DELTA SANDBLASTING v. NLRB
The Court denies a petition for review of an NLRB order that appeared to reject an ALJ’s key factual finding. 

Panel:  Judges Wardlaw, M. Smith, and Bumatay, with Judge M. Smith writing for the majority and Judge Bumatay dissenting.

Key highlight:  “We recognize that our substantial evidence standard is more ‘searching’ in instances where the Board’s findings or conclusions are contrary to those of the ALJ.  But even under this more searching form of review, we still ultimately apply the substantial evidence standard when reviewing the Board’s factual findings.”

Background:  Delta, which provides painting and sandblasting services for boats, has between 5 and 16 employees represented by a union.  In 2008, Delta and the union entered a collective bargaining agreement (CBA), which included a provision for pension payments at a rate of $1.95 per hour.  The CBA was renegotiated in 2014.  According to the union, Delta at that point agreed to incorporate a schedule containing substantially higher pension payments—between $8 and $10 per hour.  Delta did pay those higher rates for a period of time.  But subsequently, Delta again reduced its monthly contribution rate to $1.95 per hour. 

The union responded by filing a charge against Delta in the NLRB.  Delta argued that the NRLA requires that any pension payment be made pursuant to a “written agreement,” and that no agreement other than the original 2008 CBA existed.  The ALJ appeared to accept this argument, stating that the CBA provides “for a base rate of $1.95 per hour.”  But the ALJ concluded that, regardless, Delta’s unilateral decrease of its contribution rates was an unfair labor practice.  The Board agreed with the ALJ’s ultimate conclusion, but on different grounds.  It determined that, in 2014, the parties had incorporated the revised pension rates into the CBA, and thus Delta was required to continue paying at those rates.  Delta petitioned for review.

Result:  The Ninth Circuit denied the petition.  Emphasizing the deferential standard of review, the Court concluded that substantial evidence supported the Board’s conclusion that the 2014 agreement had incorporated the revised schedule governing pension payments.  The Court highlighted testimony from the union’s negotiator—who asserted that the schedule had been included in the contract materials—along with Delta’s own adherence to that schedule over the subsequent years.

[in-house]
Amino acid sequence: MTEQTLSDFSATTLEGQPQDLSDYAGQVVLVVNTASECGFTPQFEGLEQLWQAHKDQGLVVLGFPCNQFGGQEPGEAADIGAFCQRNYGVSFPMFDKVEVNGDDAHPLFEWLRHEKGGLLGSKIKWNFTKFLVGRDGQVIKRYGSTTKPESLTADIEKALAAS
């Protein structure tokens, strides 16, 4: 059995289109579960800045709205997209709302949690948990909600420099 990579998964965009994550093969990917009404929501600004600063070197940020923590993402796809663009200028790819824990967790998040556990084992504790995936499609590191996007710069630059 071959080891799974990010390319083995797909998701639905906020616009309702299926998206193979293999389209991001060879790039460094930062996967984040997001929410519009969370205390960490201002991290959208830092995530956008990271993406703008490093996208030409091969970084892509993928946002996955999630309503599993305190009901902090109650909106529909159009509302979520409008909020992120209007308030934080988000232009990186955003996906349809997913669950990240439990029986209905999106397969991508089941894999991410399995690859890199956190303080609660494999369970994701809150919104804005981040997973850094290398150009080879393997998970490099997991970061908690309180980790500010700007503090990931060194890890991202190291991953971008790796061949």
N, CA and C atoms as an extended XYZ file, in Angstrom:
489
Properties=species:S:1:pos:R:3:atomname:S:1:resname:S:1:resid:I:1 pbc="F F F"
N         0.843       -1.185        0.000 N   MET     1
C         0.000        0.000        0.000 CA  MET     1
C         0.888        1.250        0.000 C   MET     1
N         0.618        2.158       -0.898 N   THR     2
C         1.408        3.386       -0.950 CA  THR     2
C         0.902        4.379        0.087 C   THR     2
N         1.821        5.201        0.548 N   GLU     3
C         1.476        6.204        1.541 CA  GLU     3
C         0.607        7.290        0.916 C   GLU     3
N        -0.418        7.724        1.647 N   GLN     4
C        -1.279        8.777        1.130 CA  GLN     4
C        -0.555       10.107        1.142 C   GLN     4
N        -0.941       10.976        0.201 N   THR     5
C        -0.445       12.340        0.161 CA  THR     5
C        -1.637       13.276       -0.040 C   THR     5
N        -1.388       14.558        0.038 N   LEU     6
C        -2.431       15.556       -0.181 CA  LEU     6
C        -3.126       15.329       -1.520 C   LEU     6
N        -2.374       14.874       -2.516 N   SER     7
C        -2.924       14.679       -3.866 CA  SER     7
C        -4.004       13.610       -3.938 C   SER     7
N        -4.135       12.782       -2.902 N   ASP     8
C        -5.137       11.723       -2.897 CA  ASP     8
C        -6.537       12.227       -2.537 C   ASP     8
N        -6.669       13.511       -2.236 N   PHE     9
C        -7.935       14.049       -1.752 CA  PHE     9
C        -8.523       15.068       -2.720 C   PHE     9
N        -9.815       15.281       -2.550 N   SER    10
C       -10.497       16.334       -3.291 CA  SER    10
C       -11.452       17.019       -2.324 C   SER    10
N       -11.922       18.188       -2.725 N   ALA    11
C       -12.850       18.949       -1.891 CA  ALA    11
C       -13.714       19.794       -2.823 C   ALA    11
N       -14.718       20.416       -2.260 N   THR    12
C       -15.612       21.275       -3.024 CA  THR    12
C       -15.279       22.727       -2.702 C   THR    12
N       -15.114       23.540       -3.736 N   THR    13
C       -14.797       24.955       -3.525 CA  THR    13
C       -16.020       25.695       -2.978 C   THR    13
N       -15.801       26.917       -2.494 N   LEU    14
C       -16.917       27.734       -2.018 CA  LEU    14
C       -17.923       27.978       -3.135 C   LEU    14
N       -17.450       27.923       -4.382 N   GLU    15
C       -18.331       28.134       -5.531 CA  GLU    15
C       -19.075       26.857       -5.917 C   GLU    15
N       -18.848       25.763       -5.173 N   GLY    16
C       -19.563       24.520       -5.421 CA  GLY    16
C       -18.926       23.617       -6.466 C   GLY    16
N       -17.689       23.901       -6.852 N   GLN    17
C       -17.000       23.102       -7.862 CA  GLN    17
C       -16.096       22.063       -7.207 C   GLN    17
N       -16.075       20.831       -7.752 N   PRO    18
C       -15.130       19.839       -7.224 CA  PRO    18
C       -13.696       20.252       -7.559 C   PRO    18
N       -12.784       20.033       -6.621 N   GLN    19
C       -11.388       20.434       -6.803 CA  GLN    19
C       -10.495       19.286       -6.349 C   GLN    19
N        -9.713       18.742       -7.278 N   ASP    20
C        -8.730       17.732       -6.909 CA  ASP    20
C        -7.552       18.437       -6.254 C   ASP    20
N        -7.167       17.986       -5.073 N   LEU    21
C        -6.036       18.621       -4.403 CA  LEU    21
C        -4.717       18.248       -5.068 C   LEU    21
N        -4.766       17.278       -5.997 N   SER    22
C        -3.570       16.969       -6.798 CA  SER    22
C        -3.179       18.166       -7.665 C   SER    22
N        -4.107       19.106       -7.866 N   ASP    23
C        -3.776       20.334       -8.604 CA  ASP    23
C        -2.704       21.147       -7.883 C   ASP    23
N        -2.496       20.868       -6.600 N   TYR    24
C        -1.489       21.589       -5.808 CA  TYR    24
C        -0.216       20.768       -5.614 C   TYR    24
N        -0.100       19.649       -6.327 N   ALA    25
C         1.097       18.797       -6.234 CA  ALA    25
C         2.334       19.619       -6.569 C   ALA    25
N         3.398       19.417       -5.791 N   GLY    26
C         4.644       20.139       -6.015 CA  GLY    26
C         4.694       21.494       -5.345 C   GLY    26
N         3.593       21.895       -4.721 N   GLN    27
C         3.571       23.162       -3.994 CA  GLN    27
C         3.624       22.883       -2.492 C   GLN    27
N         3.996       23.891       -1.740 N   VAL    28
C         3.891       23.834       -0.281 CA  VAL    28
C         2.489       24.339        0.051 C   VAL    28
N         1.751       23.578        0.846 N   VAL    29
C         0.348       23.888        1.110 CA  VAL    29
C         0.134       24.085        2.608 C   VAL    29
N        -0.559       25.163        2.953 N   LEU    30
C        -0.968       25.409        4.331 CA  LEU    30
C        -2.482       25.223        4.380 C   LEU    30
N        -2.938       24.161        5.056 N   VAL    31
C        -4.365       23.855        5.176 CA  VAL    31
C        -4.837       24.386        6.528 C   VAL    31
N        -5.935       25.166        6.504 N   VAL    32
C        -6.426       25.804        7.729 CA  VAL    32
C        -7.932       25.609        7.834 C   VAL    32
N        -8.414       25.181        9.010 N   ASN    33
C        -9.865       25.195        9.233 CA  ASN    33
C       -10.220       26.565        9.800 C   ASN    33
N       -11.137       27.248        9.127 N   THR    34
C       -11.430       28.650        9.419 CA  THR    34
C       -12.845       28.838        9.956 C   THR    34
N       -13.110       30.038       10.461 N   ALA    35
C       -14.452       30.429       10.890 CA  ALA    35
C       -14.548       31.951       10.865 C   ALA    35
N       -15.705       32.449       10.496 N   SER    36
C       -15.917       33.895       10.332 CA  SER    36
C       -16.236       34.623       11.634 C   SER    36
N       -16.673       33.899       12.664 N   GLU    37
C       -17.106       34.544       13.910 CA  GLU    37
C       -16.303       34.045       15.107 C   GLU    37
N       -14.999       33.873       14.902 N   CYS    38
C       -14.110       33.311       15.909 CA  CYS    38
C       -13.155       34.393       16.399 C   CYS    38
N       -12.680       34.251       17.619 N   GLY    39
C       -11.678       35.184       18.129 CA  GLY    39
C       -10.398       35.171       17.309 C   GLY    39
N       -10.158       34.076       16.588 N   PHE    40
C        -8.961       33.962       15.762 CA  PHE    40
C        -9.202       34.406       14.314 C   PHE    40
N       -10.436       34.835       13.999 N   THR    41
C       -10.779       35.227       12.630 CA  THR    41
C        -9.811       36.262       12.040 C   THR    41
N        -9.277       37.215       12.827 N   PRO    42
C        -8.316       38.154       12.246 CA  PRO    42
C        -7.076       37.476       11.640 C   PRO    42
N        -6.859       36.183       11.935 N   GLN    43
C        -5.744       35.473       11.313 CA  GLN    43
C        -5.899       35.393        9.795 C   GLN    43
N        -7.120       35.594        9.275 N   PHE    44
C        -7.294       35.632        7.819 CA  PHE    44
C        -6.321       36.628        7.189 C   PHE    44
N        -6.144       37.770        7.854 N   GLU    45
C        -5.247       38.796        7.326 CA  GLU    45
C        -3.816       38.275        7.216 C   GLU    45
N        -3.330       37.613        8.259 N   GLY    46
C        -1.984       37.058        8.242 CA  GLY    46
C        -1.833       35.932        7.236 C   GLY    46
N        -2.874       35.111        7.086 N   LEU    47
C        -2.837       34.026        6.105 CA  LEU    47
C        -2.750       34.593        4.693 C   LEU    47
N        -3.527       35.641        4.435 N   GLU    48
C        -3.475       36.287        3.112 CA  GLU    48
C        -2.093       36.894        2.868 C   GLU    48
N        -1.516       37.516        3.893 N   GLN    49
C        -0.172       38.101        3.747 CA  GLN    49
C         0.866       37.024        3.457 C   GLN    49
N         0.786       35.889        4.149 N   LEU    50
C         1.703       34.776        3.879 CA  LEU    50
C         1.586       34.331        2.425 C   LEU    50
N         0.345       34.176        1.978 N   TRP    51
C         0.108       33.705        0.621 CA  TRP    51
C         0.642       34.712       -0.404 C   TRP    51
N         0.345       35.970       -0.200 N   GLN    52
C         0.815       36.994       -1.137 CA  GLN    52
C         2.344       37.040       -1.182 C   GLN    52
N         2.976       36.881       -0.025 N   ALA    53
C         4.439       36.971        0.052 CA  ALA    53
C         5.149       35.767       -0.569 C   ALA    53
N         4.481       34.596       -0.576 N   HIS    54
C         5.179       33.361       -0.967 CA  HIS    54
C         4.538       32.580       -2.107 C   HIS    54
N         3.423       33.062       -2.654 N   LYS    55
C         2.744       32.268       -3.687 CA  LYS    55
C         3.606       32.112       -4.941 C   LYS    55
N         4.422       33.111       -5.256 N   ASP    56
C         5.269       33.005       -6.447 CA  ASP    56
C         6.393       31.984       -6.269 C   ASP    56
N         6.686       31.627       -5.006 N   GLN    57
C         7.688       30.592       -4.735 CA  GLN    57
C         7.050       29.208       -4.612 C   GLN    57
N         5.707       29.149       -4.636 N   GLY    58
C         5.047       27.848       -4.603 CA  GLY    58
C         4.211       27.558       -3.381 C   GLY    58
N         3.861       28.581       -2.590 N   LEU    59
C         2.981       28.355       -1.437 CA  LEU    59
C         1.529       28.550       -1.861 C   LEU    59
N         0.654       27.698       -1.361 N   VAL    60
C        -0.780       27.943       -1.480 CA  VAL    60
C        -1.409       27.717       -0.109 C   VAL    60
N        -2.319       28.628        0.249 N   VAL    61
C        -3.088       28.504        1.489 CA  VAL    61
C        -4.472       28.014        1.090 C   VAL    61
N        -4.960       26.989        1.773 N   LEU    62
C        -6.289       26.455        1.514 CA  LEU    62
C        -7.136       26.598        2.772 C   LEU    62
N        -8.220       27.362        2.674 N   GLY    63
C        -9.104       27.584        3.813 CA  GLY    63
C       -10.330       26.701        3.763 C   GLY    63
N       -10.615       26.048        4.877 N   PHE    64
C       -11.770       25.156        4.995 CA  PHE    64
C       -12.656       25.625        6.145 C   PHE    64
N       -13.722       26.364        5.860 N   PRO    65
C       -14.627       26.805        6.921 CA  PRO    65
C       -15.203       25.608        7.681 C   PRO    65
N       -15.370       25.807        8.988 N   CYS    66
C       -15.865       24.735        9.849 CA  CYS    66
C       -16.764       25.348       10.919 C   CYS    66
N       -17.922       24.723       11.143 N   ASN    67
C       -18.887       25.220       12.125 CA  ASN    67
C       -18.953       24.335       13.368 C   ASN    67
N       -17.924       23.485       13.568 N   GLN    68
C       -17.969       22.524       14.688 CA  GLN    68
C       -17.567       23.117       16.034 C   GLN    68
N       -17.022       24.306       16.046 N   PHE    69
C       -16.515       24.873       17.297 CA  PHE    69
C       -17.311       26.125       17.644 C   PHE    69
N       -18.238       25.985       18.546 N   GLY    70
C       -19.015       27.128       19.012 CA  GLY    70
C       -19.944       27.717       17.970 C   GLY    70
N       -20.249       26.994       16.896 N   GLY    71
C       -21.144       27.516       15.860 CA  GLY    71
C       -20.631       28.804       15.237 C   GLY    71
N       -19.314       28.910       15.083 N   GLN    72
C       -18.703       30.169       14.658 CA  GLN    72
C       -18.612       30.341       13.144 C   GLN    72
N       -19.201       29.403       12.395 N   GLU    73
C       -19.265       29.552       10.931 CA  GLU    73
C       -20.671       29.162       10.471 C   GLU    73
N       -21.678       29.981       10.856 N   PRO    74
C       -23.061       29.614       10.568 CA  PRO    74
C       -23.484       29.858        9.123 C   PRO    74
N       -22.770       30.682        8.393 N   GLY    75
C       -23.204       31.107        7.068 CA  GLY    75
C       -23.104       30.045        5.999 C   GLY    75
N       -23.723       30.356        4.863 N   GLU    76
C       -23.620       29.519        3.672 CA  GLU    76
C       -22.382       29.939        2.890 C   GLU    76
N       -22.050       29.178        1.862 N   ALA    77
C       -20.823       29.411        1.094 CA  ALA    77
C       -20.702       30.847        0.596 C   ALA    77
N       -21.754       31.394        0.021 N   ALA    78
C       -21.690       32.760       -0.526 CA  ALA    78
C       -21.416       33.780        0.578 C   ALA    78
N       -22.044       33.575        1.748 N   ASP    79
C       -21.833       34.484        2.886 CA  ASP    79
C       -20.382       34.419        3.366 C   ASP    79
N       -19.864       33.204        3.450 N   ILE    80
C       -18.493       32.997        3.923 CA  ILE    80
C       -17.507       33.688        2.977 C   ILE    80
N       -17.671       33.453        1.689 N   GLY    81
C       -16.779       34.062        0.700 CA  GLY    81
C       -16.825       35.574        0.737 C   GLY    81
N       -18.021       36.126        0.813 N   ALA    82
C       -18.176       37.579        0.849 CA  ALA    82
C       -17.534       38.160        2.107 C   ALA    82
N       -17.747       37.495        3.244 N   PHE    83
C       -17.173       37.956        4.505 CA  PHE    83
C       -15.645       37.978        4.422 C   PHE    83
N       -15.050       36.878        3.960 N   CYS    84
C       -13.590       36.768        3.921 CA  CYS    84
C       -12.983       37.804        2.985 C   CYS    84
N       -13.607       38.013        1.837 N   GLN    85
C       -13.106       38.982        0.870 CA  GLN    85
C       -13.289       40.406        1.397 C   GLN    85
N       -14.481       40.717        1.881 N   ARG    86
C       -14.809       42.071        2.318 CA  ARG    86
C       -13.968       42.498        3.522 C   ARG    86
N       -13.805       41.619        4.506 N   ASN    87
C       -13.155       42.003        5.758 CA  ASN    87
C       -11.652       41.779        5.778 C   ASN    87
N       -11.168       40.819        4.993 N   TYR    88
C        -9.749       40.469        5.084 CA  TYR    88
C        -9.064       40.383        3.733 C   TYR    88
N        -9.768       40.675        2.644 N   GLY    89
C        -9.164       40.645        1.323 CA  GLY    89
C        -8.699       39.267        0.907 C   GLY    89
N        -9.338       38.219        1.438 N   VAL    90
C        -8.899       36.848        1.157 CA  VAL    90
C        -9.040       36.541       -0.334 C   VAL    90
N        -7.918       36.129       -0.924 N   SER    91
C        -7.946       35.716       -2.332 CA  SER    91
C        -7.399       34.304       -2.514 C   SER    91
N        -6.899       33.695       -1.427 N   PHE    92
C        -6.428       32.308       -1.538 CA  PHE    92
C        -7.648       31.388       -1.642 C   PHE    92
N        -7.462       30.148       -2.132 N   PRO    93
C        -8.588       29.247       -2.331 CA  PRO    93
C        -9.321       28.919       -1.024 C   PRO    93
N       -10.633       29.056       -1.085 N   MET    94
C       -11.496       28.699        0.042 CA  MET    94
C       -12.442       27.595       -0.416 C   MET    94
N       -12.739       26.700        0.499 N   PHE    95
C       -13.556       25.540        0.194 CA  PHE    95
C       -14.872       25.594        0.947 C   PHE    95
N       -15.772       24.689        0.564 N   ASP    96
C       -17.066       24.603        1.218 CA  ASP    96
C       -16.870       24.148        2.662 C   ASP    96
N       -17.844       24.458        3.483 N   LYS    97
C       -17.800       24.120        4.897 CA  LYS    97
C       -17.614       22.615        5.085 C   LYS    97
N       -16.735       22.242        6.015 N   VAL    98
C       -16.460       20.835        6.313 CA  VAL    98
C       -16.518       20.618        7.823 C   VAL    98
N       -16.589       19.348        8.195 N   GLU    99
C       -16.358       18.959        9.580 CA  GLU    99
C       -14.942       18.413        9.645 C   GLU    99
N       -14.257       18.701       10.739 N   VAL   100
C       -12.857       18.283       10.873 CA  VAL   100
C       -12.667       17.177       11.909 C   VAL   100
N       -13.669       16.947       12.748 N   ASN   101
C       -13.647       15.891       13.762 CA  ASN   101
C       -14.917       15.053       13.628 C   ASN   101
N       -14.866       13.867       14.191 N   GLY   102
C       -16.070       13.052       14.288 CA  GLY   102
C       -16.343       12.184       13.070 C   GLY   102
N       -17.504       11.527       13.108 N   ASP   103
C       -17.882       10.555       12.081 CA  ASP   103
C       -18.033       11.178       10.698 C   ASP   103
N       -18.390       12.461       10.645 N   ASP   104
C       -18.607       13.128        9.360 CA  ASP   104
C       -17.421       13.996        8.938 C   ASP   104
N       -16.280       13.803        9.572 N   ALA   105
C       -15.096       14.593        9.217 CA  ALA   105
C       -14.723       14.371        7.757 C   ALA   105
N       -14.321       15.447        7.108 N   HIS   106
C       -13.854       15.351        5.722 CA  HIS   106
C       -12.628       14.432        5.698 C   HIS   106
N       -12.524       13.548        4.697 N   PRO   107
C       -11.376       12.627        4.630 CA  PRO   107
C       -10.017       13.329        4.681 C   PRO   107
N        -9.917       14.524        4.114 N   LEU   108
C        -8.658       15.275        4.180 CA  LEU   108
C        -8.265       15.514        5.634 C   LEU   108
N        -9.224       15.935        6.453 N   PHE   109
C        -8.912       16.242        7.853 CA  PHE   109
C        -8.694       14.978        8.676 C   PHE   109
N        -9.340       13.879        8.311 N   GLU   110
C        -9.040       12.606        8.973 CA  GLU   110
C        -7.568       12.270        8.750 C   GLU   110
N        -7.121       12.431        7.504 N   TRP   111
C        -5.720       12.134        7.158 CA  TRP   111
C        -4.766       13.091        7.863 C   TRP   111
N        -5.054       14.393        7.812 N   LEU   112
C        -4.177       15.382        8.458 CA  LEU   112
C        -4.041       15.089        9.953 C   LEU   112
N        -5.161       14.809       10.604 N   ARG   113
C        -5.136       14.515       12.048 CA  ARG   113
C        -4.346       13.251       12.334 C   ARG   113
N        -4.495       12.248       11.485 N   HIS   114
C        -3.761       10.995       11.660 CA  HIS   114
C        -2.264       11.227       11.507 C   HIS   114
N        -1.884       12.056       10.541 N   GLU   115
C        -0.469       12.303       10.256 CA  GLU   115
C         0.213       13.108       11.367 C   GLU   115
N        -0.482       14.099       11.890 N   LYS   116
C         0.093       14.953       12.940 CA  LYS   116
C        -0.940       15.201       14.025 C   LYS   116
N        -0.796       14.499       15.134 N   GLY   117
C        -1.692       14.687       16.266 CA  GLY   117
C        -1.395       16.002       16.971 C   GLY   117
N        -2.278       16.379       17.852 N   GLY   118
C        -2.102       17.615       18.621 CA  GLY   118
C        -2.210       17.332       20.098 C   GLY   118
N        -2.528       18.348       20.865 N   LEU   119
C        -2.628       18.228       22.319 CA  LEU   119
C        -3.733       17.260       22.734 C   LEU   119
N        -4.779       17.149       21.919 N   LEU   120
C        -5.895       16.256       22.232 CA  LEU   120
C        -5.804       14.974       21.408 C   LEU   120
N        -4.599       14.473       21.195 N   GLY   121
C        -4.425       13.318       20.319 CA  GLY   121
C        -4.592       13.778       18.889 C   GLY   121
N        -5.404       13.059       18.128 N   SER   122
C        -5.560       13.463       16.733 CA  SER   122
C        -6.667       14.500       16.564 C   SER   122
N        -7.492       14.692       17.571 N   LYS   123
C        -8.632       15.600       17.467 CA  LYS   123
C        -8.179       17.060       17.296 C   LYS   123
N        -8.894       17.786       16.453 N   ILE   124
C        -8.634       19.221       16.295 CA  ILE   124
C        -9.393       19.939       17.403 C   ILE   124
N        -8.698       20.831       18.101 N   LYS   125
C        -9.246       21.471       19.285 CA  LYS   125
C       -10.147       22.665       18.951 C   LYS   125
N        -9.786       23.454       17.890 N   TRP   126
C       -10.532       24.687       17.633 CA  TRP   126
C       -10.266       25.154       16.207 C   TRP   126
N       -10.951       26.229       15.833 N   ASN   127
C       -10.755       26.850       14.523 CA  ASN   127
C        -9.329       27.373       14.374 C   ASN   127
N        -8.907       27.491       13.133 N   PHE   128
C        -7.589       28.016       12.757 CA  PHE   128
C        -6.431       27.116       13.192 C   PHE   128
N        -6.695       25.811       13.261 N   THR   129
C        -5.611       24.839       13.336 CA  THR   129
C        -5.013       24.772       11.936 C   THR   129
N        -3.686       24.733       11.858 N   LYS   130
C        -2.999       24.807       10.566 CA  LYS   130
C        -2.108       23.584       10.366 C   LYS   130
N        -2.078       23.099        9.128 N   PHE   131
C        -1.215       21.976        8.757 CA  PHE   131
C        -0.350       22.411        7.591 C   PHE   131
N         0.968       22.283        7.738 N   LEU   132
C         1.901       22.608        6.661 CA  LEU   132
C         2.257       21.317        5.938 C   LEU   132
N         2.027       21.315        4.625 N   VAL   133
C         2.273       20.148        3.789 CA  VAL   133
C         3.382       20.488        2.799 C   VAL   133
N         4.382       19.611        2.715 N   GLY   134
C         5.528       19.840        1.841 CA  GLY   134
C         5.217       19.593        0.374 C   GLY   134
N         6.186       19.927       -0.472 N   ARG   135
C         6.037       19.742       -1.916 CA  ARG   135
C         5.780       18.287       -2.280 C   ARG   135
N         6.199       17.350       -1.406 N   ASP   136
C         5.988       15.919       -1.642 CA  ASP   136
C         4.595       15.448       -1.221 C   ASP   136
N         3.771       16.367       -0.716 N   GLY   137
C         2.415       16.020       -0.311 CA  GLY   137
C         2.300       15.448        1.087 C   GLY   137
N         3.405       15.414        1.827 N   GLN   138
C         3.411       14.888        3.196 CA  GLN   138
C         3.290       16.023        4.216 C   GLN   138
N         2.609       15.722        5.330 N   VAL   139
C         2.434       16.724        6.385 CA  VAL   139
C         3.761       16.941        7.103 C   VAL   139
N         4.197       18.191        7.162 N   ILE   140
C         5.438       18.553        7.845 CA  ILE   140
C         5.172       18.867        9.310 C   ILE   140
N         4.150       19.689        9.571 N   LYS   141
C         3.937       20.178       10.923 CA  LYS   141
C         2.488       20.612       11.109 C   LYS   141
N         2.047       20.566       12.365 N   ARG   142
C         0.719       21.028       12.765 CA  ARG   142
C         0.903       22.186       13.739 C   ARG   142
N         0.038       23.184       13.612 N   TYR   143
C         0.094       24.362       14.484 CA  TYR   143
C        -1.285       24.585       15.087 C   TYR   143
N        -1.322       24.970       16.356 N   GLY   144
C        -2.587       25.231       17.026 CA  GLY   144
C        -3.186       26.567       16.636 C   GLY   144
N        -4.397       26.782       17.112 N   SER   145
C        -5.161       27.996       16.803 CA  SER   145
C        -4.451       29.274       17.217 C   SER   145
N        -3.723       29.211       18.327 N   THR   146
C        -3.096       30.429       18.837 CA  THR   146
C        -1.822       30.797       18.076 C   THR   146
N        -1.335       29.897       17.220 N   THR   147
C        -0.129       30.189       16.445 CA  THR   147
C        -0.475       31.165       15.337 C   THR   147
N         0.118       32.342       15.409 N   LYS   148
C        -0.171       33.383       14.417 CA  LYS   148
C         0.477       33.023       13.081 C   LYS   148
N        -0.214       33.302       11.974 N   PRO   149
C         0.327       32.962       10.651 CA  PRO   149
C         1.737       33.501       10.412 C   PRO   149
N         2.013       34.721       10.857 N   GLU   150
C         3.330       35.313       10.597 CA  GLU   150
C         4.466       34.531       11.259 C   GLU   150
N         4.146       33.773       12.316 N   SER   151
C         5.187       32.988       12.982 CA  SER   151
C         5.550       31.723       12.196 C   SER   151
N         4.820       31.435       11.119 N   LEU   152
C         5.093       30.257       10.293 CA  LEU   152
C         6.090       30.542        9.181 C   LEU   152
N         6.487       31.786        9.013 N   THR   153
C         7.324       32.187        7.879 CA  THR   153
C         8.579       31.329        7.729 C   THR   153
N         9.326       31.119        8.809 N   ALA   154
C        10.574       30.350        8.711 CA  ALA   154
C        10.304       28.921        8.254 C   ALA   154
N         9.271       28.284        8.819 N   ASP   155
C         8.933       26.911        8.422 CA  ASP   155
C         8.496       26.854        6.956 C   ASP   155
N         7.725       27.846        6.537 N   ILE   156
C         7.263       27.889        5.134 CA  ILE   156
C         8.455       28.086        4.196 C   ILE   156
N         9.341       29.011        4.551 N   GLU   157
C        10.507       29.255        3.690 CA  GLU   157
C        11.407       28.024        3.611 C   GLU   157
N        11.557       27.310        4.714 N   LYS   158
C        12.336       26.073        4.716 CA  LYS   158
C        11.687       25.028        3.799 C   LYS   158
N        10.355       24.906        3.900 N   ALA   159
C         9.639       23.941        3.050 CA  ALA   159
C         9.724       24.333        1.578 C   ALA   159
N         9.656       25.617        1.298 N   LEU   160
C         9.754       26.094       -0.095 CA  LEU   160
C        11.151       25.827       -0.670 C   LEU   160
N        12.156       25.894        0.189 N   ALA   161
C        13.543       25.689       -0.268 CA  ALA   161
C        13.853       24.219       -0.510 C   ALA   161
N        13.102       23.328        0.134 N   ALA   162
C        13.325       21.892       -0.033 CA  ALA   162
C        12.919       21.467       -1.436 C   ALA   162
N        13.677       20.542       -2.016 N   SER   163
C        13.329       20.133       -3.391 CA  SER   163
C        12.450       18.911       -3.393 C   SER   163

As for the ALJ’s apparent contrary conclusion, the Court first reasoned that in stating that the CBA provides “for a base rate of $1.95 per hour,” the ALJ may have simply been referring to the CBA as of 2008.  Regardless, the Court continued, it would still uphold the Board’s decision.  Although review is “more searching” when the Board reaches a conclusion contrary to that of the ALJ, the Court concluded that the Board’s finding was supported by substantial evidence even under that heightened standard.  And because this revised schedule was in writing and incorporated into the 2014 version of the CBA, Delta had committed an unfair labor practice in departing from it.

Judge Bumatay dissented. Although he noted his general skepticism of the Board’s ultimate conclusion that “an undated, unsigned, standalone document with contested origins” was “enforceable against Delta,” he acknowledged the deference owed the Board and “its ability to make this determination.”  But, he continued, the Board had departed from the ALJ’s contrary findings without providing any reasoned explanation for doing so.  Indeed, Judge Bumatay observed, the Board had addressed the key question of incorporation only in a footnote, and that “footnote didn’t acknowledge that it was rejecting the ALJ’s conclusion regarding the base pension rate.”  For that reason, he would remand so that the Board might “reassess its conclusion in light of the ALJ’s express finding.”